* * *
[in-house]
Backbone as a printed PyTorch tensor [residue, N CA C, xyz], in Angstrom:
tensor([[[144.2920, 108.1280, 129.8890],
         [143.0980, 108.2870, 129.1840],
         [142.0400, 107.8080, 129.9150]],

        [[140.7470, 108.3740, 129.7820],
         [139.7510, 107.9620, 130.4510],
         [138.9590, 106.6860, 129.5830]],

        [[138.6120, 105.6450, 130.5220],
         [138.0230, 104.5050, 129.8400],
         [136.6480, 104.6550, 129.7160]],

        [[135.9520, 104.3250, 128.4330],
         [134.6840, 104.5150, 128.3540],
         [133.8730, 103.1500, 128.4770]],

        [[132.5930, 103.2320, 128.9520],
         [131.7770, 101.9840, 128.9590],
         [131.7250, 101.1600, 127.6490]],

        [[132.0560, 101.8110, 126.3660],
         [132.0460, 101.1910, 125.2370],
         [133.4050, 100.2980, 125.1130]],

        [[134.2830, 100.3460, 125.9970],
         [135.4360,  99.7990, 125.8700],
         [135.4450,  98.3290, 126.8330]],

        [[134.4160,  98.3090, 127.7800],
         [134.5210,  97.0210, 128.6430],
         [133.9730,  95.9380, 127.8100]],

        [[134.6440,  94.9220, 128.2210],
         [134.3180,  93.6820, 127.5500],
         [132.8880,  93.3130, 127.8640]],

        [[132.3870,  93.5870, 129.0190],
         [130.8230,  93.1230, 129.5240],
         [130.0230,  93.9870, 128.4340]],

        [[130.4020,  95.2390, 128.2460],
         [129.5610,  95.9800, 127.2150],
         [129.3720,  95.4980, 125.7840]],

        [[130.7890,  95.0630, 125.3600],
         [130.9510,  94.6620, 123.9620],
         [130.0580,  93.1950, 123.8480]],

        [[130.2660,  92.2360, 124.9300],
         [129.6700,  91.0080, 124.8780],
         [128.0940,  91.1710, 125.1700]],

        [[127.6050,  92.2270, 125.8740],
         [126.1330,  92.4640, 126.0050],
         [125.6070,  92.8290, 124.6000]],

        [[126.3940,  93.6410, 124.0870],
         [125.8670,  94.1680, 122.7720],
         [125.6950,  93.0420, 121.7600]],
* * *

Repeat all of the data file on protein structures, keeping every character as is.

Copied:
[in-house]
Backbone as a printed PyTorch tensor [residue, N CA C, xyz], in Angstrom:
tensor([[[144.2920, 108.1280, 129.8890],
         [143.0980, 108.2870, 129.1840],
         [142.0400, 107.8080, 129.9150]],

        [[140.7470, 108.3740, 129.7820],
         [139.7510, 107.9620, 130.4510],
         [138.9590, 106.6860, 129.5830]],

        [[138.6120, 105.6450, 130.5220],
         [138.0230, 104.5050, 129.8400],
         [136.6480, 104.6550, 129.7160]],

        [[135.9520, 104.3250, 128.4330],
         [134.6840, 104.5150, 128.3540],
         [133.8730, 103.1500, 128.4770]],

        [[132.5930, 103.2320, 128.9520],
         [131.7770, 101.9840, 128.9590],
         [131.7250, 101.1600, 127.6490]],

        [[132.0560, 101.8110, 126.3660],
         [132.0460, 101.1910, 125.2370],
         [133.4050, 100.2980, 125.1130]],

        [[134.2830, 100.3460, 125.9970],
         [135.4360,  99.7990, 125.8700],
         [135.4450,  98.3290, 126.8330]],

        [[134.4160,  98.3090, 127.7800],
         [134.5210,  97.0210, 128.6430],
         [133.9730,  95.9380, 127.8100]],

        [[134.6440,  94.9220, 128.2210],
         [134.3180,  93.6820, 127.5500],
         [132.8880,  93.3130, 127.8640]],

        [[132.3870,  93.5870, 129.0190],
         [130.8230,  93.1230, 129.5240],
         [130.0230,  93.9870, 128.4340]],

        [[130.4020,  95.2390, 128.2460],
         [129.5610,  95.9800, 127.2150],
         [129.3720,  95.4980, 125.7840]],

        [[130.7890,  95.0630, 125.3600],
         [130.9510,  94.6620, 123.9620],
         [130.0580,  93.1950, 123.8480]],

        [[130.2660,  92.2360, 124.9300],
         [129.6700,  91.0080, 124.8780],
         [128.0940,  91.1710, 125.1700]],

        [[127.6050,  92.2270, 125.8740],
         [126.1330,  92.4640, 126.0050],
         [125.6070,  92.8290, 124.6000]],

        [[126.3940,  93.6410, 124.0870],
         [125.8670,  94.1680, 122.7720],
         [125.6950,  93.0420, 121.7600]],